Why We Disagree on Climate Change (M.Hulme)

hulme coverMike Hulme is a professor of climate change and director of the prestigious and controversial research Tyndall Centre for Climate Change Research  .  The book is not a book on the science of climate change.  If it were only about the science, Hulme argues, reaching agreement would be straightforward.   Rather, disagreements on the science of climate change are symptoms of much more fundamental differences in human nature.

Such underlying reasons include:

  • Different ways people look at science and understand its limitations
  • Different ways people see the relation between (scientific) knowledge and policy
  • Different ways people consider risk;
  • Different ethical positions people take about their responsibility for future generations and are willing to invest for future welfare (quantified in the ‘discount rate’)
  • Different beliefs in our duty to others, who’s responsible for climate change and our religions
  • Different world views, described by Douglas and Wildavsky’s Cultural Theory
  • Different ways people communicate about climate (no message is neutral) and interpret those messages
  • Different ways people think climate change should be governed.
Four Rationalities in Cultural Theory

Four Rationalities in Cultural Theory

Cultural Theory distinguishes four dominant world views, expressed by the intensity of bonds between people (individualist vs collectivist) and the extent to which people believe that few or many rules are necessary to control behaviour.

  • Fatalists: nature is a lottery, there is nothing we can do
  • Hierarchists: experts can manage the outcomes if we get behind them
  • Individualists: it’s down to individuals and markets
  • Egalitarians: altruism and common effort, built on social justice, are the way forward

The cultural dimension of climate change is also revealed by the language and images we use.  Expressions like ‘dangerous’ climate change, ‘save’ the climate, ‘tipping points’ and ‘fragile’ climate express different views on climate.  Greenpeace has used a range of images of the years, from the ‘climate change bomb’  to the polar bear to communicate climate change to different target groups.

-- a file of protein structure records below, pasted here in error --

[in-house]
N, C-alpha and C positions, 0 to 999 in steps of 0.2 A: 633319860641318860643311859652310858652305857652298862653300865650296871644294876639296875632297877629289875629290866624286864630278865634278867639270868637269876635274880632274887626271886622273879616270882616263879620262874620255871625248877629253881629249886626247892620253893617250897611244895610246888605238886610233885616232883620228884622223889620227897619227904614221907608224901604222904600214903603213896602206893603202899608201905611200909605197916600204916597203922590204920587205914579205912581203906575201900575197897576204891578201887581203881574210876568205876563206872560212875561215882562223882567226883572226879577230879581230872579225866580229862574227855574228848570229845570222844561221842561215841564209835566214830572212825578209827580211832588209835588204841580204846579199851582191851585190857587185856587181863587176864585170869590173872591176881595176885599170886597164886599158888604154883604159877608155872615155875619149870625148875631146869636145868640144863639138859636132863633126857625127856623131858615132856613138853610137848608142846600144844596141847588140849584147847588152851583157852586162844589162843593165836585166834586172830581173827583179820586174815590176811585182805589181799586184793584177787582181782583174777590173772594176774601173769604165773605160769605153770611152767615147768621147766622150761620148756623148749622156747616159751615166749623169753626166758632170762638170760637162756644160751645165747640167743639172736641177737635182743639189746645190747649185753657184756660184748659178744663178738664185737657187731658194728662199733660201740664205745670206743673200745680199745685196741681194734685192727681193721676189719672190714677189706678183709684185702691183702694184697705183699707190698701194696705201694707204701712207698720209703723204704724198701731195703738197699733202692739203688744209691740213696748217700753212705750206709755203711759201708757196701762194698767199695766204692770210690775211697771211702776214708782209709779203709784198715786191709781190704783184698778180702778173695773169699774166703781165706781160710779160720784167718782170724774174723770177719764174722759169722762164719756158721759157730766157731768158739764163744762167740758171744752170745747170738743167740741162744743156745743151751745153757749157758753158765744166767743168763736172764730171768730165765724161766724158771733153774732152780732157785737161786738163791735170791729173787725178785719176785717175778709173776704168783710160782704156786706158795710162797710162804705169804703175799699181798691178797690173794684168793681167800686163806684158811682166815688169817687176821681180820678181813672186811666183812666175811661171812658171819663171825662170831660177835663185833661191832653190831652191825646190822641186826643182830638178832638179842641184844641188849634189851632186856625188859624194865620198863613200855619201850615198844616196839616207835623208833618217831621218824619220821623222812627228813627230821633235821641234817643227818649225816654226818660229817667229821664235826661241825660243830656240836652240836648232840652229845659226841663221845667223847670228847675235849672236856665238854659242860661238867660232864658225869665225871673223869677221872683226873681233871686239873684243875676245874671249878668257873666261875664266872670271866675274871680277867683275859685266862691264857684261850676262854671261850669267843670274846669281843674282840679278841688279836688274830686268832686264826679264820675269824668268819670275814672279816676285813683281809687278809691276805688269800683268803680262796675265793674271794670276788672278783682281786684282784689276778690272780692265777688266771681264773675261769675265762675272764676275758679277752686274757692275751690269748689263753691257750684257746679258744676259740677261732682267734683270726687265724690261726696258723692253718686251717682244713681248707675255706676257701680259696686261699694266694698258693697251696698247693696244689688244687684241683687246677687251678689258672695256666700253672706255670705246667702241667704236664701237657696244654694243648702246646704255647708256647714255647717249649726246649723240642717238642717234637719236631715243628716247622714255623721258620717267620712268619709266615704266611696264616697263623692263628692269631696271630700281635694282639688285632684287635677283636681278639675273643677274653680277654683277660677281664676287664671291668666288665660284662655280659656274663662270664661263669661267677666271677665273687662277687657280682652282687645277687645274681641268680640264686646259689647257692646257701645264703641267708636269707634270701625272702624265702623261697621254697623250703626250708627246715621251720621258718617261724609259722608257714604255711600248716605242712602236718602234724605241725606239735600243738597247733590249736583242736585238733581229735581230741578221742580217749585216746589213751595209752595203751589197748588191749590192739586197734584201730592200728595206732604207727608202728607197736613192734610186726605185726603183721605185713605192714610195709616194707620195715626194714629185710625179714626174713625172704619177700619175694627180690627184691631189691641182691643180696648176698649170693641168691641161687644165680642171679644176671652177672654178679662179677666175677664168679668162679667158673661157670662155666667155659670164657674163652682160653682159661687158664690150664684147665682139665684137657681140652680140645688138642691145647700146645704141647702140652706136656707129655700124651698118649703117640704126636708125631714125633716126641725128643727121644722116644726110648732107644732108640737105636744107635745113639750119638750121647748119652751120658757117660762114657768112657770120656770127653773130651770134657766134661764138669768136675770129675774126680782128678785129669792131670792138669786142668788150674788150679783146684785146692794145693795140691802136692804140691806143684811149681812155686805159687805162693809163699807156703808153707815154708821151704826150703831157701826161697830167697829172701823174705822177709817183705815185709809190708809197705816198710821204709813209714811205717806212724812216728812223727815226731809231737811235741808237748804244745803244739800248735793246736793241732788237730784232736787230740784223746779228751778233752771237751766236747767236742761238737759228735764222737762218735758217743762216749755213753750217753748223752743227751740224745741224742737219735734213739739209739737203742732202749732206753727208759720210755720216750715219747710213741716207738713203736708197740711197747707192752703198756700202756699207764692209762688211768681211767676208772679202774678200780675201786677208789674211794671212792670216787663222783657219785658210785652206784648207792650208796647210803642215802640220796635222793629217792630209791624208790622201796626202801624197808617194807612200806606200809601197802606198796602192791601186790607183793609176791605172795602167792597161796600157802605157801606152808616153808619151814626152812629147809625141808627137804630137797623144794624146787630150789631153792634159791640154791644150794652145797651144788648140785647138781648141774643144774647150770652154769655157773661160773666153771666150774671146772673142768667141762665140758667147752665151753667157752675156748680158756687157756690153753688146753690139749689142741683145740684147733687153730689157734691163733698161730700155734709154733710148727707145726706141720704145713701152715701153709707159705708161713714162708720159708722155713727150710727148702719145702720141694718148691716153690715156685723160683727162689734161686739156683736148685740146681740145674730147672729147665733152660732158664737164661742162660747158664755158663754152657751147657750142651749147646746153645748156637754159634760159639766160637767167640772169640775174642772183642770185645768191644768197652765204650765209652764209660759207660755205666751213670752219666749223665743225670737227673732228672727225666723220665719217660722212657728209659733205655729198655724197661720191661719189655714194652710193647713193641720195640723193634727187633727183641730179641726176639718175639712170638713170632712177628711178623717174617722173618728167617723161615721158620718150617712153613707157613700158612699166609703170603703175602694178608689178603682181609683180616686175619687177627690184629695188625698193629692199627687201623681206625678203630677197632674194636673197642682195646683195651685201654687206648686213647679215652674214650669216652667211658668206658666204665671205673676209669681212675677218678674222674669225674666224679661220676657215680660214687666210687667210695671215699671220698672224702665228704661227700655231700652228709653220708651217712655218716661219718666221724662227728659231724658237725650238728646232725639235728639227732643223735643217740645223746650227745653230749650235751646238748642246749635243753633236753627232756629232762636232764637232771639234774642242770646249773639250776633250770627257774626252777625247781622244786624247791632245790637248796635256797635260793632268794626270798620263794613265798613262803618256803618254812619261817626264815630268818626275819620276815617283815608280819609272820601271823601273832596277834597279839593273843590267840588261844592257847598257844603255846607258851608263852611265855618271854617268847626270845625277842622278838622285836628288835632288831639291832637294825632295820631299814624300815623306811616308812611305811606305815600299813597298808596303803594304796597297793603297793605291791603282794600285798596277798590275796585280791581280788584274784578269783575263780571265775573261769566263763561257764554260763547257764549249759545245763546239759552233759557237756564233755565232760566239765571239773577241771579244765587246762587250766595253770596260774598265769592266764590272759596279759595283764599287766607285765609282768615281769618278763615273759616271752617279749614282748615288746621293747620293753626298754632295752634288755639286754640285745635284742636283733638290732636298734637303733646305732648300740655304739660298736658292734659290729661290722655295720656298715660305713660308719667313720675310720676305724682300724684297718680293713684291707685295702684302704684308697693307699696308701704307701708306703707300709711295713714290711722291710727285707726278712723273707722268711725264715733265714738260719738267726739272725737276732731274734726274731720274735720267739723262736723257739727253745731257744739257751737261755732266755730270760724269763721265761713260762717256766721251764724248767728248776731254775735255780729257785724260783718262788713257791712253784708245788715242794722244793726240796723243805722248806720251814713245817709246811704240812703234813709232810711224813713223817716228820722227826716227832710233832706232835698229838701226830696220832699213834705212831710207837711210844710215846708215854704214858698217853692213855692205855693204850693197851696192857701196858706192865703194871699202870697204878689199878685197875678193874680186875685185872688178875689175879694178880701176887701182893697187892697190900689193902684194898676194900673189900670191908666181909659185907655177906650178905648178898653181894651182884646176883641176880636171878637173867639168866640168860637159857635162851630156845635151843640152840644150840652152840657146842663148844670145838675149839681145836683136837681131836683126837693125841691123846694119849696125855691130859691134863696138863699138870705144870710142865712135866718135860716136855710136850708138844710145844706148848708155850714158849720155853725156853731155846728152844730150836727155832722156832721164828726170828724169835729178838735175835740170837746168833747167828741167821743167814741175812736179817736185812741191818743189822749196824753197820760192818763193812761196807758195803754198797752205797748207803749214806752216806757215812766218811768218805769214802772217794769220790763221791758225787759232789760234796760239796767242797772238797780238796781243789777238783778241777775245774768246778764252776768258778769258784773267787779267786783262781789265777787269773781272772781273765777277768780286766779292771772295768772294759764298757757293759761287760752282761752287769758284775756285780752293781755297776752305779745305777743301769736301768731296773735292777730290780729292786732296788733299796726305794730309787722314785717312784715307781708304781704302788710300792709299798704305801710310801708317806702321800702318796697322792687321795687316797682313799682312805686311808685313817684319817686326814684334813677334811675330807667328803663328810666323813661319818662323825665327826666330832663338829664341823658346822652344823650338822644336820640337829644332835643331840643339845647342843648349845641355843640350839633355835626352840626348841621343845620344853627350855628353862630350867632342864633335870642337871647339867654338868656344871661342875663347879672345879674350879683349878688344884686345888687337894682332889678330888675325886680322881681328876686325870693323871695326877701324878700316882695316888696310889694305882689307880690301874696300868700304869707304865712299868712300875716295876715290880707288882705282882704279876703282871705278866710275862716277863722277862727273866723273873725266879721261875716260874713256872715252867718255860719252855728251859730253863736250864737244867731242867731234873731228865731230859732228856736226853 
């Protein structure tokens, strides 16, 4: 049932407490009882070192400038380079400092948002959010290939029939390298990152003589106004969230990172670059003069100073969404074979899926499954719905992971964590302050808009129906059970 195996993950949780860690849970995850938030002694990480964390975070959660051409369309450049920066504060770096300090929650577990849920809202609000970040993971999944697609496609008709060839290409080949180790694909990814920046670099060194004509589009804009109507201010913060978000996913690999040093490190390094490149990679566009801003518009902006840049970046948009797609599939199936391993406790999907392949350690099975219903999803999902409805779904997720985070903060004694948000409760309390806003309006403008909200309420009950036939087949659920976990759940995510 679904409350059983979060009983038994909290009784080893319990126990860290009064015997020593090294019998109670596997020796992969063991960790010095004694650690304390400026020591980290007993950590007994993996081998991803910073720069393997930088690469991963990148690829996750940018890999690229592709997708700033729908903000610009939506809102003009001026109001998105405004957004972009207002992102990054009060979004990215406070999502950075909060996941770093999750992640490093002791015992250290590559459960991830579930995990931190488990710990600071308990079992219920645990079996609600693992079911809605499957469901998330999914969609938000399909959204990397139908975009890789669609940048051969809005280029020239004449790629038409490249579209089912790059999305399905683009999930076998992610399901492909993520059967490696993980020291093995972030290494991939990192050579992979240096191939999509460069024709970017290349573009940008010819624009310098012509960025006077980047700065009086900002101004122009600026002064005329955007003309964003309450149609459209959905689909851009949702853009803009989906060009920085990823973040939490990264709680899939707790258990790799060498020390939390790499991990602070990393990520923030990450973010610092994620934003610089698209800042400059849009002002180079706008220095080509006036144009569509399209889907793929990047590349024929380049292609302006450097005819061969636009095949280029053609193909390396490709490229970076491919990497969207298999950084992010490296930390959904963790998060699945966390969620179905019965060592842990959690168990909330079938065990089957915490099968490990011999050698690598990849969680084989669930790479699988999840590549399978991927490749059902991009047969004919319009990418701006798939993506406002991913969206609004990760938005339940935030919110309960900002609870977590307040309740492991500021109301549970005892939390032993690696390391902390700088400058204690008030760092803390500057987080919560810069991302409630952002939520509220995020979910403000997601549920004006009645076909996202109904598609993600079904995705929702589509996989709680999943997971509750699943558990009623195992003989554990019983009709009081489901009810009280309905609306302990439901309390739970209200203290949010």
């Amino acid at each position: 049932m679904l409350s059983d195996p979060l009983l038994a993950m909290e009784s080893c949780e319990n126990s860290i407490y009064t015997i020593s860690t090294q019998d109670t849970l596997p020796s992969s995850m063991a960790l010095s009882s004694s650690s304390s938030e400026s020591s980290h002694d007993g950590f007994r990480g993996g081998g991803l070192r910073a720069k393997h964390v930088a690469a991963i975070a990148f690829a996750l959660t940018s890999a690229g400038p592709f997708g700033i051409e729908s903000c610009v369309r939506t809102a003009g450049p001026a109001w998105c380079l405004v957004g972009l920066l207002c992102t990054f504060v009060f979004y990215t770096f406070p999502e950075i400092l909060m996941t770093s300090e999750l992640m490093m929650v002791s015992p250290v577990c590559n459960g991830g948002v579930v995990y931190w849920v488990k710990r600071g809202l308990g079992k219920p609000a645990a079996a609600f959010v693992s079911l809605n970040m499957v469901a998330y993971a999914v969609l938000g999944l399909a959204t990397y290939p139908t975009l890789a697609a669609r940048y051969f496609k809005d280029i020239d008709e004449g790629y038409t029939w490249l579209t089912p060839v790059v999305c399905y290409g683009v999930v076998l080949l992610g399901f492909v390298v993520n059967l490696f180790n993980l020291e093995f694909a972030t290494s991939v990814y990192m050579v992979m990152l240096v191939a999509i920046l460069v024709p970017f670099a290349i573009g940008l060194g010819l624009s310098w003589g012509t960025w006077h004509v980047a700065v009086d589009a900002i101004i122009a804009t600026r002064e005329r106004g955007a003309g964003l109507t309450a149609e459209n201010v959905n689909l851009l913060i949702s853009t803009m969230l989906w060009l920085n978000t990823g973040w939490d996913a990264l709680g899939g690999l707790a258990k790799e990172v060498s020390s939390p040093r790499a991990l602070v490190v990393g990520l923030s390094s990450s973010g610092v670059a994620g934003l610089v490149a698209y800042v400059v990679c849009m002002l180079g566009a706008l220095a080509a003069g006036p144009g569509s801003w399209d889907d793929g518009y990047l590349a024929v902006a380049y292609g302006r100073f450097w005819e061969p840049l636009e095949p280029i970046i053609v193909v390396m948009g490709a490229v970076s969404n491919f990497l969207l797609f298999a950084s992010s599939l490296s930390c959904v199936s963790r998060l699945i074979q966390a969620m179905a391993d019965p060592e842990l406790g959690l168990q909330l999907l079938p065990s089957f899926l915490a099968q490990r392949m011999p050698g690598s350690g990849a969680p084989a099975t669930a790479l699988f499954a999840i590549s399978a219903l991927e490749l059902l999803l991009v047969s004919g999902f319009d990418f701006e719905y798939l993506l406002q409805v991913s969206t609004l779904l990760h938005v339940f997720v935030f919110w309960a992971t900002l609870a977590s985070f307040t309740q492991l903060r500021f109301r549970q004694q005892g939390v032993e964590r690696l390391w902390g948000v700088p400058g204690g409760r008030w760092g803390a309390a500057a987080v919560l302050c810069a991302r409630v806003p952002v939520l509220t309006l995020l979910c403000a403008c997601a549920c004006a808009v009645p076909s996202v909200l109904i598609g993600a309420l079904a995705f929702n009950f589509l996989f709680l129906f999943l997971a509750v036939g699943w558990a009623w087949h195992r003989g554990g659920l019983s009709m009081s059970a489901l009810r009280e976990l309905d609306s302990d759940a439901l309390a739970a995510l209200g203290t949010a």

In discussion on avoiding ‘dangerous’ climate change, questions such as whose climate (small island states, Western Europe, Saharan Africa…), dangerous for whom and what climate is desired (pre-industrial, Holocene…) are often glossed over.

These underlying differences have created various ‘stories’ about climate change, inspired by 4 basic human desires:

  • nostalgia for a lost ‘ideal’ climate
  • fear for the unknown future
  • mastering and controlling nature
  • call to respond to social injustice

Climate change has become a central concept in development as well.  Climate change prominently features in calls for proposals or as a transversal theme in programmes.  At first sight, this might seem strange.  Does it make sense to invest funds in the welfare of future generations if current generations lack basic amenities such as basic healthcare and education.  Investing in the economic development of the poor will enable them to protect themselves better against any natural disasters.  Limiting fertility rates (as a result of economic development) is likely to do more for climate change than any planned ‘development’ intervention (as China likes to point out).  Climate change mitigation and development are frequently in conflict each other.  Projects under the Clean Development Mechanism rarely benefit the poorest.  Increasing trade is bad for the carbon level in the atmosphere but has lifted millions out of poverty.  The European decision to subsidize biofuels has pushed up food prices.

However, if you look at climate change as an idea (like ‘democracy’ or ‘terrorism’) that has as much to do with science as with culture, it makes more sense.  Climate change as an idea carries a variety of meanings and interpretations.  Then, climate change becomes a tool to advance development agendas of social justice, better functioning markets or public welfare.

As solution, the book gives some recipes from complexity science.  Rather than aiming to find one global solution, a variety of approaches catering to different world views, ideas about governance, science etc. stands a better chance at curbing climate change.  Climate change derives from various other problems, such as population growth, unsustainable energy, endemic poverty, food security, deforestation, biodiversity loss…  Rather than framing climate change as a mega-problem, requiring a mega-solution, Hulme argues that disentangling the issue, moving climate change to the background, is more likely to yield effect.

If you like an intelligent take on why climate change is about so much more than debates on science, then this book is for you.  For development people, discussions on the IPCC, the Stern Report and the disagreements between North and South are all there.  Duncan Green from Oxfam also has a fine review of the book.

Discussion ‘Seeing Like a State’ (James Scott)

I recently finished James Scott’s ‘Seeing Like a State, possibly the most broadly venturing book on development I’ve ever read.  I ordered the book after reading a raving review by Duncan Green on FP2P.